Friday, September 2, 2011

Wawayanda Lake is a Sweet Spot

We got up to Wawayanda Lake after all, arriving
at about 2:30 and getting back to the rentals dock at about 6:00 as required. I bought a dozen-and-a-half live herring at Frank's Bait and Tackle along with a Bubble Box aerator since I had forgotten to pack mine. Since the boat trek west and southbound down lake to the deep water supposedly holding lakers covers distance, we rented an electric motor.

We passed through the deepest water, and circled the area spotting only a few trout on the graph recorder, rainbows or browns associated with fairly small herring schools about 20 feet deep. We took a great drift speed, very slow and right up the middle. And we put two lines on the bottom and two about 20 feet down to find ourselves quite bored by the time depths started coming up again into relative shallows. So I suggested we use herring on some pickerel and headed towards shore.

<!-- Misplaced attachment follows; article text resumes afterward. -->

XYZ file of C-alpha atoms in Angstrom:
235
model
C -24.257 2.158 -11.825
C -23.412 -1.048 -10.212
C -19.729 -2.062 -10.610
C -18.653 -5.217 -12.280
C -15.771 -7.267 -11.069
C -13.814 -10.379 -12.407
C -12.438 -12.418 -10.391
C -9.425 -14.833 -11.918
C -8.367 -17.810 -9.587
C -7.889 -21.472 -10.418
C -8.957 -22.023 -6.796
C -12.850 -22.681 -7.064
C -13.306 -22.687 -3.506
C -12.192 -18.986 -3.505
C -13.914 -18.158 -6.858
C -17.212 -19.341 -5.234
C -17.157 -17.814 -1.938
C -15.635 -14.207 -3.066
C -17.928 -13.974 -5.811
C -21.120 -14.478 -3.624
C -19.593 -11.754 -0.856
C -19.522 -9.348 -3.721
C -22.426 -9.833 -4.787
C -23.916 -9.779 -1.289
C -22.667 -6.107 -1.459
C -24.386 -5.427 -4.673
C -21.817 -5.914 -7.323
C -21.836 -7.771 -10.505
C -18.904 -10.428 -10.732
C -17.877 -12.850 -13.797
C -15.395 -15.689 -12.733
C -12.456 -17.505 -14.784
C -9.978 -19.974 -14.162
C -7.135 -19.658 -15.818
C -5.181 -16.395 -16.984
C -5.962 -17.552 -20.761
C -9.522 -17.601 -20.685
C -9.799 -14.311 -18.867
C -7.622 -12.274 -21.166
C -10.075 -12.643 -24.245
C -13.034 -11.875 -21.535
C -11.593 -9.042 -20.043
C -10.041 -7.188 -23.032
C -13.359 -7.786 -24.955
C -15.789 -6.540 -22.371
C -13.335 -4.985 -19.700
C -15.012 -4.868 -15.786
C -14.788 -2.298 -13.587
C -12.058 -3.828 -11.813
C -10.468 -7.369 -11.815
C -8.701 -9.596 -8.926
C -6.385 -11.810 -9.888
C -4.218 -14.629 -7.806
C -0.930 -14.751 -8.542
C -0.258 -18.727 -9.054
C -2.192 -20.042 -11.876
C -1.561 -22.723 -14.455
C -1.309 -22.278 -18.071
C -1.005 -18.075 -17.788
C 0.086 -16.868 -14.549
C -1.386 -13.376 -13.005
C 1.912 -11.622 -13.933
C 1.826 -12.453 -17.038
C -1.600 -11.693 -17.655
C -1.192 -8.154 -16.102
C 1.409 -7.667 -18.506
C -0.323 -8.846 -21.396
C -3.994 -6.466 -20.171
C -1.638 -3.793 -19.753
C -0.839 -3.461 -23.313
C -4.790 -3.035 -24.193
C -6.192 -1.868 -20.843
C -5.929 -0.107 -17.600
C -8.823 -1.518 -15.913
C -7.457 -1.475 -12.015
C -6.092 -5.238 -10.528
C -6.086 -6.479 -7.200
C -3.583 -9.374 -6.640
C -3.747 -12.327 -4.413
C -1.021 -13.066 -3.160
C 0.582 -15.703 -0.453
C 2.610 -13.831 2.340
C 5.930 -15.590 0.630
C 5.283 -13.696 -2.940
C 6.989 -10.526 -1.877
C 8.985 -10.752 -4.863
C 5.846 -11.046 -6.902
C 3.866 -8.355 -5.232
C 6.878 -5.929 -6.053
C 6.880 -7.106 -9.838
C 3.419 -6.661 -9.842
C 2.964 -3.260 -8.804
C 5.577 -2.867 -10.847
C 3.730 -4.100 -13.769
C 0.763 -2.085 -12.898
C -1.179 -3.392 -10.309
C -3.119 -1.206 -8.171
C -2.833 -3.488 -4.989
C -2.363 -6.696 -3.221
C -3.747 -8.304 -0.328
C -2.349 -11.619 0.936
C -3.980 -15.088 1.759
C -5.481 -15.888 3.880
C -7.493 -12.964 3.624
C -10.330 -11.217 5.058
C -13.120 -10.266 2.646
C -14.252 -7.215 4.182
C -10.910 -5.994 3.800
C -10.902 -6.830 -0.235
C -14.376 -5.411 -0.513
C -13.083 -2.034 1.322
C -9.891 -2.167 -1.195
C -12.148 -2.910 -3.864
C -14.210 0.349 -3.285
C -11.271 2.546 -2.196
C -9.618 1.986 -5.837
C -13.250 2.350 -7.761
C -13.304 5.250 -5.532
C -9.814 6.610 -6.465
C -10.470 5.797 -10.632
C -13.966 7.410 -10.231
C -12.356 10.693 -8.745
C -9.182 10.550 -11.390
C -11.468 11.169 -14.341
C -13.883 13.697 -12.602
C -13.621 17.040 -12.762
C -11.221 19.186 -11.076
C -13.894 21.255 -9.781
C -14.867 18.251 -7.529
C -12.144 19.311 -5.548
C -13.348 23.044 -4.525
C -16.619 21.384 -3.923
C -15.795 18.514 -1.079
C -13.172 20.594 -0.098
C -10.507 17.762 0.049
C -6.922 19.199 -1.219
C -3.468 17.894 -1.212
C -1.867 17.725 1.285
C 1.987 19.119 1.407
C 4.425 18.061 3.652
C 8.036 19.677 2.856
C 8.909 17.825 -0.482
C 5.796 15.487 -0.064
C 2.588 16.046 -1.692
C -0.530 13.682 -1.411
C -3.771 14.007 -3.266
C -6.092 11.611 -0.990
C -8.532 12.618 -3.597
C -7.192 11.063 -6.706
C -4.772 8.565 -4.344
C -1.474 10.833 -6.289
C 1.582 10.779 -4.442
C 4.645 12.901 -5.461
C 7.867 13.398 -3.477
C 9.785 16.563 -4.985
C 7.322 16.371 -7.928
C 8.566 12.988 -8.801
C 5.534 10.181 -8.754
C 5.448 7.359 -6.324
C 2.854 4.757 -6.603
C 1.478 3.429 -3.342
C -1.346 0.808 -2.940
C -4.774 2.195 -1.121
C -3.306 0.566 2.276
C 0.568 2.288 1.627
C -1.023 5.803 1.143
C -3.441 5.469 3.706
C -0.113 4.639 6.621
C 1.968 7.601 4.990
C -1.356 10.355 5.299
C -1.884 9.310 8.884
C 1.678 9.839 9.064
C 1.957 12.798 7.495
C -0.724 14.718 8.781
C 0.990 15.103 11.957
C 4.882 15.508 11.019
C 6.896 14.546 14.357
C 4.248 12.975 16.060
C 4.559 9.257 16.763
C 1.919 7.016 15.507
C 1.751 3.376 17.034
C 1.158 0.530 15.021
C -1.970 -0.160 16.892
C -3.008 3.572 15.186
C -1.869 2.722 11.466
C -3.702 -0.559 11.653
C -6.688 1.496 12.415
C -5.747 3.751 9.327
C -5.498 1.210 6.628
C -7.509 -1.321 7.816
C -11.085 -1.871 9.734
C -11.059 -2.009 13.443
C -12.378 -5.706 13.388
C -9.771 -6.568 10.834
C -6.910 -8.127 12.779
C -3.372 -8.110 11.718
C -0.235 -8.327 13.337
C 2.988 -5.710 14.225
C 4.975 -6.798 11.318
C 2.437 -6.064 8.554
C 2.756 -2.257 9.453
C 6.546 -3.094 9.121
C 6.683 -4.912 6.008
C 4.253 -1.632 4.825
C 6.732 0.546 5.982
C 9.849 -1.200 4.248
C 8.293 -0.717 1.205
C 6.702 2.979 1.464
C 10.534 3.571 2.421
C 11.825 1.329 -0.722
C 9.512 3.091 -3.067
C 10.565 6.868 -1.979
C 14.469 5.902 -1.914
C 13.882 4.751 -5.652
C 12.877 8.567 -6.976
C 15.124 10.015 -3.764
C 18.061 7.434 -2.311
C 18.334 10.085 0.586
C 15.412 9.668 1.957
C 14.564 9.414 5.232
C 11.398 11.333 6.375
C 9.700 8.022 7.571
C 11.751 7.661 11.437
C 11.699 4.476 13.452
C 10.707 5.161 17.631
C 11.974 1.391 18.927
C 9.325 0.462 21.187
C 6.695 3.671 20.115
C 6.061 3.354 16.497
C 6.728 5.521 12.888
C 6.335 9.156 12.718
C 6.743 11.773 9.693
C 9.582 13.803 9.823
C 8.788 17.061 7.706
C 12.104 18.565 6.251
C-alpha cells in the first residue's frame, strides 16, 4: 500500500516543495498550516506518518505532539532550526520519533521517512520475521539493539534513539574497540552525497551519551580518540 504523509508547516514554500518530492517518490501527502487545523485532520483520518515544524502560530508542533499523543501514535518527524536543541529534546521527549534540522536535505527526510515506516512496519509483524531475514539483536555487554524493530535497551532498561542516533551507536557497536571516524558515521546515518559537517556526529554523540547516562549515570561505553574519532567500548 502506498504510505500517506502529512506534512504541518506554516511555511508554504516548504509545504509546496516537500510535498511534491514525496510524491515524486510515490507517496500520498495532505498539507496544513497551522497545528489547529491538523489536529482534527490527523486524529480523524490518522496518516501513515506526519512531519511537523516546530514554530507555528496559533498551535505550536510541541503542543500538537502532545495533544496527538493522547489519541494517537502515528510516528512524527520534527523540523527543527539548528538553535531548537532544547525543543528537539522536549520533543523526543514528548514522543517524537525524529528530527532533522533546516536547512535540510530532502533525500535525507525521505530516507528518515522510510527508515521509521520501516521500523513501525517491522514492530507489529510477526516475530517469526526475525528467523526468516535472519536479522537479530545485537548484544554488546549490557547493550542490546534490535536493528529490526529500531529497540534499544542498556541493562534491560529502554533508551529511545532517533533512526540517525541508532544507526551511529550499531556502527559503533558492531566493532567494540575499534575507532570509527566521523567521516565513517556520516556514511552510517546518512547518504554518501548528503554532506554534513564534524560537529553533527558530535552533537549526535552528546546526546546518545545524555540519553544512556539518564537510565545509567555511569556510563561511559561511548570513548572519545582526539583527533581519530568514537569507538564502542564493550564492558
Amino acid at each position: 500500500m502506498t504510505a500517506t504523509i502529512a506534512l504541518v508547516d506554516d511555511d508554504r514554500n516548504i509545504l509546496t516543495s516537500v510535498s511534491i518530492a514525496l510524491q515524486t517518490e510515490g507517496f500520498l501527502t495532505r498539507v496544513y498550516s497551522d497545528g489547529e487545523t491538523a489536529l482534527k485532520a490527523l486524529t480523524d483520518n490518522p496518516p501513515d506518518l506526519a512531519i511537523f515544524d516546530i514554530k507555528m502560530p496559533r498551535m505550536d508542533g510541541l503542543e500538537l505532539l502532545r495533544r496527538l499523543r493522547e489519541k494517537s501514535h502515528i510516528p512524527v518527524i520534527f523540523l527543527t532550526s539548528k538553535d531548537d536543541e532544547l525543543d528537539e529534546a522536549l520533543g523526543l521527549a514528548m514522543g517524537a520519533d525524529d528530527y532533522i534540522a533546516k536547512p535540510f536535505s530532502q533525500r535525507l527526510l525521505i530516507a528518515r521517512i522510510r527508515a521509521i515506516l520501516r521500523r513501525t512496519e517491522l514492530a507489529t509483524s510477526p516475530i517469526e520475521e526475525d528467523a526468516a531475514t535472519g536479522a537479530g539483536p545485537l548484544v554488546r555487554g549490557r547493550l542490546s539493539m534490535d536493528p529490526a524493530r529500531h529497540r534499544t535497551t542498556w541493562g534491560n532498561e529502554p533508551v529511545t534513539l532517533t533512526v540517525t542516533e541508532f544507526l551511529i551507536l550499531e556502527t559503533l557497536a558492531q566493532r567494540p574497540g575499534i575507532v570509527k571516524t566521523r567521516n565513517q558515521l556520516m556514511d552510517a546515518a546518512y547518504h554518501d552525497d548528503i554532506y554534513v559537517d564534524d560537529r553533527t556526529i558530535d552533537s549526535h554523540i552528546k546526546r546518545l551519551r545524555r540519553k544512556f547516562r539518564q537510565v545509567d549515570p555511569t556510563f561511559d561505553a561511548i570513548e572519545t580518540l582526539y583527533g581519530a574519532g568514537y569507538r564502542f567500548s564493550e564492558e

The south side drops very fast, and having done some scouting, we found a small point with a virtual cliff face for a drop off and a huge mass of herring near bottom in 48 to 40 feet of water. Only a few predators seemed associated. But we kept coming across more fish associated with a smaller, thinner herring school 17-20 feet down. One of those fish took Matt's bait, and I felt surprised at how large a fish; whether it was a bass or trout, it went at least three pounds, maybe more, throbbing the rod double over before pulling the hook.

Anyhow, today herring associated with drop offs much more than depths out in open water. It came as a surprise to find the herring bait that we dragged over bottom came up stone dead after our drift, as if no oxygen is present in 80 or 90 feet of water. But we did mark a smaller-sized fish at 66 feet.

Between the islands, some really nice drop-offs from six feet down to 26, for instance, exist just beyond massive weedbeds. Next time we come, if we do, we will surely explore these areas for bass. 

This was our first time on Wawayanda, and it's a nice lake, 230 aces I think the number is, with stocked salmon (Atlantic) present as well. But I prefer Shepherd Lake. Even though Shepherd is much smaller and less scenic, I like the clarity of its water without the tannic tinge, and mostly I'm very motivated after losing that big fish our first day on it.

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